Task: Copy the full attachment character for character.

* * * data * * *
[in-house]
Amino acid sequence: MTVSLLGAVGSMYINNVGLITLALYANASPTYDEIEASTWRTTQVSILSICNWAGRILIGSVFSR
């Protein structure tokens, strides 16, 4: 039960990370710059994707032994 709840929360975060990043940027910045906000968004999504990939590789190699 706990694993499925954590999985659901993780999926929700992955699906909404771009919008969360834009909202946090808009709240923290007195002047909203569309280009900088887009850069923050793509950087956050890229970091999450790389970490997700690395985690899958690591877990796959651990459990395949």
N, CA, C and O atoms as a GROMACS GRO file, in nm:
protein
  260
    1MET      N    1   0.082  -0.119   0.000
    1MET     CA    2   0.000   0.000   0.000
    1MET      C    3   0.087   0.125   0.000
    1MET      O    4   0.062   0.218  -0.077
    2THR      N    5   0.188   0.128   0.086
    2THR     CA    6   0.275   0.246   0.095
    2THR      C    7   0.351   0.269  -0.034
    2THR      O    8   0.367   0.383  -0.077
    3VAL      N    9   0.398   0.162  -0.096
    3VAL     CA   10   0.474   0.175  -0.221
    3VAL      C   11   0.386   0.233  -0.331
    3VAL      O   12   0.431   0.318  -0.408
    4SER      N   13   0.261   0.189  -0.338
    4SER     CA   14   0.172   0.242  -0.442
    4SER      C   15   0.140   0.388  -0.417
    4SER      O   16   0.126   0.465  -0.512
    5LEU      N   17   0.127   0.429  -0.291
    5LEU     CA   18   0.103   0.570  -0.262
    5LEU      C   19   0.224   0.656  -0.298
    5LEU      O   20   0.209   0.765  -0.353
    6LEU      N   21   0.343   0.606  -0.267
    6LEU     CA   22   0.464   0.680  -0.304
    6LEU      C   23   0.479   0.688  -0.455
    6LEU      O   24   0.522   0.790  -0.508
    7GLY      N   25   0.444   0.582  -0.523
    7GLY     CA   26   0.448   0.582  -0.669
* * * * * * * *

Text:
[in-house]
Amino acid sequence: MTVSLLGAVGSMYINNVGLITLALYANASPTYDEIEASTWRTTQVSILSICNWAGRILIGSVFSR
């Protein structure tokens, strides 16, 4: 039960990370710059994707032994 709840929360975060990043940027910045906000968004999504990939590789190699 706990694993499925954590999985659901993780999926929700992955699906909404771009919008969360834009909202946090808009709240923290007195002047909203569309280009900088887009850069923050793509950087956050890229970091999450790389970490997700690395985690899958690591877990796959651990459990395949």
N, CA, C and O atoms as a GROMACS GRO file, in nm:
protein
  260
    1MET      N    1   0.082  -0.119   0.000
    1MET     CA    2   0.000   0.000   0.000
    1MET      C    3   0.087   0.125   0.000
    1MET      O    4   0.062   0.218  -0.077
    2THR      N    5   0.188   0.128   0.086
    2THR     CA    6   0.275   0.246   0.095
    2THR      C    7   0.351   0.269  -0.034
    2THR      O    8   0.367   0.383  -0.077
    3VAL      N    9   0.398   0.162  -0.096
    3VAL     CA   10   0.474   0.175  -0.221
    3VAL      C   11   0.386   0.233  -0.331
    3VAL      O   12   0.431   0.318  -0.408
    4SER      N   13   0.261   0.189  -0.338
    4SER     CA   14   0.172   0.242  -0.442
    4SER      C   15   0.140   0.388  -0.417
    4SER      O   16   0.126   0.465  -0.512
    5LEU      N   17   0.127   0.429  -0.291
    5LEU     CA   18   0.103   0.570  -0.262
    5LEU      C   19   0.224   0.656  -0.298
    5LEU      O   20   0.209   0.765  -0.353
    6LEU      N   21   0.343   0.606  -0.267
    6LEU     CA   22   0.464   0.680  -0.304
    6LEU      C   23   0.479   0.688  -0.455
    6LEU      O   24   0.522   0.790  -0.508
    7GLY      N   25   0.444   0.582  -0.523
    7GLY     CA   26   0.448   0.582  -0.669